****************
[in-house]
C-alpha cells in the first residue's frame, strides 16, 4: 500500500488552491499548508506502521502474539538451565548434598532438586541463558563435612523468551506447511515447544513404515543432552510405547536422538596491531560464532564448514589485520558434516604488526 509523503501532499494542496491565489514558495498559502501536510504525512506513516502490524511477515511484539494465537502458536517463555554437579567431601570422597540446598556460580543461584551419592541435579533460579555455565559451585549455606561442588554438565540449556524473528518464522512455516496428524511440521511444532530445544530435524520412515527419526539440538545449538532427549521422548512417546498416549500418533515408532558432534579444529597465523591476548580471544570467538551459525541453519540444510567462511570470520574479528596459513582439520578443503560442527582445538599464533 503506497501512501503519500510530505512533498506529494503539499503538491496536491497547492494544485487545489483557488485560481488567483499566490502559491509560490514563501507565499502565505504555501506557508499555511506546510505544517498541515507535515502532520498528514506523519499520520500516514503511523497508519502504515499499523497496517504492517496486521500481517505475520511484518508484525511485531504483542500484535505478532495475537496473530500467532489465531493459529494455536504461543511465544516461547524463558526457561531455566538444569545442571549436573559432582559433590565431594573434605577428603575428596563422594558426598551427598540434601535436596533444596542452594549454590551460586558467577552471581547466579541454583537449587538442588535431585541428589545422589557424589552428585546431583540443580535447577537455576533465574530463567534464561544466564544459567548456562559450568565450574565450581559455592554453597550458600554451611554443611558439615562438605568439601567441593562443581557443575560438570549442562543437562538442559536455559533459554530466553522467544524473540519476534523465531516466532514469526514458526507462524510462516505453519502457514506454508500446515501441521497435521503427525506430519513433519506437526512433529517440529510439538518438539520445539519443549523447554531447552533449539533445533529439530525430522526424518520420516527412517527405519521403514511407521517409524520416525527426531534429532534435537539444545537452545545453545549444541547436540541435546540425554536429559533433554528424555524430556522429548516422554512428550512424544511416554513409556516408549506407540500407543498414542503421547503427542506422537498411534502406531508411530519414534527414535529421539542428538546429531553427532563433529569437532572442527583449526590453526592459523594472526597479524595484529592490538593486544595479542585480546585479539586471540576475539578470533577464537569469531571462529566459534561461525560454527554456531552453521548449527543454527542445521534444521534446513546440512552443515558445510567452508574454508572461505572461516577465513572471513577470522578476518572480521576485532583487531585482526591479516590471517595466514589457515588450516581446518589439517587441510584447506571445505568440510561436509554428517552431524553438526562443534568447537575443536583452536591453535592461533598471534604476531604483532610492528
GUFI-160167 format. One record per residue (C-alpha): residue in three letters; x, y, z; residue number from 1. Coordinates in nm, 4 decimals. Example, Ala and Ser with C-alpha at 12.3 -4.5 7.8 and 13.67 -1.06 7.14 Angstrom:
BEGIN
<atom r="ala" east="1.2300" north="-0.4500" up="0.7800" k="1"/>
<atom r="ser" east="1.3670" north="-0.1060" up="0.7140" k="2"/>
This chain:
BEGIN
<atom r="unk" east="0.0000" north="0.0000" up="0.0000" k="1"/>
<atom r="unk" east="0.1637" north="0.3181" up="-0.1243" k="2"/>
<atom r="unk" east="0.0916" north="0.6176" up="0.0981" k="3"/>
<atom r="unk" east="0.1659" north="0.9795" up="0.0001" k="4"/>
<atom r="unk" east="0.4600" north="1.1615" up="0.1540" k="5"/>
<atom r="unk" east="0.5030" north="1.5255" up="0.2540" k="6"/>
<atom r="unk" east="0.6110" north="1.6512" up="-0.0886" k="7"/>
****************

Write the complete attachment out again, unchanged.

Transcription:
[in-house]
C-alpha cells in the first residue's frame, strides 16, 4: 500500500488552491499548508506502521502474539538451565548434598532438586541463558563435612523468551506447511515447544513404515543432552510405547536422538596491531560464532564448514589485520558434516604488526 509523503501532499494542496491565489514558495498559502501536510504525512506513516502490524511477515511484539494465537502458536517463555554437579567431601570422597540446598556460580543461584551419592541435579533460579555455565559451585549455606561442588554438565540449556524473528518464522512455516496428524511440521511444532530445544530435524520412515527419526539440538545449538532427549521422548512417546498416549500418533515408532558432534579444529597465523591476548580471544570467538551459525541453519540444510567462511570470520574479528596459513582439520578443503560442527582445538599464533 503506497501512501503519500510530505512533498506529494503539499503538491496536491497547492494544485487545489483557488485560481488567483499566490502559491509560490514563501507565499502565505504555501506557508499555511506546510505544517498541515507535515502532520498528514506523519499520520500516514503511523497508519502504515499499523497496517504492517496486521500481517505475520511484518508484525511485531504483542500484535505478532495475537496473530500467532489465531493459529494455536504461543511465544516461547524463558526457561531455566538444569545442571549436573559432582559433590565431594573434605577428603575428596563422594558426598551427598540434601535436596533444596542452594549454590551460586558467577552471581547466579541454583537449587538442588535431585541428589545422589557424589552428585546431583540443580535447577537455576533465574530463567534464561544466564544459567548456562559450568565450574565450581559455592554453597550458600554451611554443611558439615562438605568439601567441593562443581557443575560438570549442562543437562538442559536455559533459554530466553522467544524473540519476534523465531516466532514469526514458526507462524510462516505453519502457514506454508500446515501441521497435521503427525506430519513433519506437526512433529517440529510439538518438539520445539519443549523447554531447552533449539533445533529439530525430522526424518520420516527412517527405519521403514511407521517409524520416525527426531534429532534435537539444545537452545545453545549444541547436540541435546540425554536429559533433554528424555524430556522429548516422554512428550512424544511416554513409556516408549506407540500407543498414542503421547503427542506422537498411534502406531508411530519414534527414535529421539542428538546429531553427532563433529569437532572442527583449526590453526592459523594472526597479524595484529592490538593486544595479542585480546585479539586471540576475539578470533577464537569469531571462529566459534561461525560454527554456531552453521548449527543454527542445521534444521534446513546440512552443515558445510567452508574454508572461505572461516577465513572471513577470522578476518572480521576485532583487531585482526591479516590471517595466514589457515588450516581446518589439517587441510584447506571445505568440510561436509554428517552431524553438526562443534568447537575443536583452536591453535592461533598471534604476531604483532610492528
GUFI-160167 format. One record per residue (C-alpha): residue in three letters; x, y, z; residue number from 1. Coordinates in nm, 4 decimals. Example, Ala and Ser with C-alpha at 12.3 -4.5 7.8 and 13.67 -1.06 7.14 Angstrom:
BEGIN
<atom r="ala" east="1.2300" north="-0.4500" up="0.7800" k="1"/>
<atom r="ser" east="1.3670" north="-0.1060" up="0.7140" k="2"/>
This chain:
BEGIN
<atom r="unk" east="0.0000" north="0.0000" up="0.0000" k="1"/>
<atom r="unk" east="0.1637" north="0.3181" up="-0.1243" k="2"/>
<atom r="unk" east="0.0916" north="0.6176" up="0.0981" k="3"/>
<atom r="unk" east="0.1659" north="0.9795" up="0.0001" k="4"/>
<atom r="unk" east="0.4600" north="1.1615" up="0.1540" k="5"/>
<atom r="unk" east="0.5030" north="1.5255" up="0.2540" k="6"/>
<atom r="unk" east="0.6110" north="1.6512" up="-0.0886" k="7"/>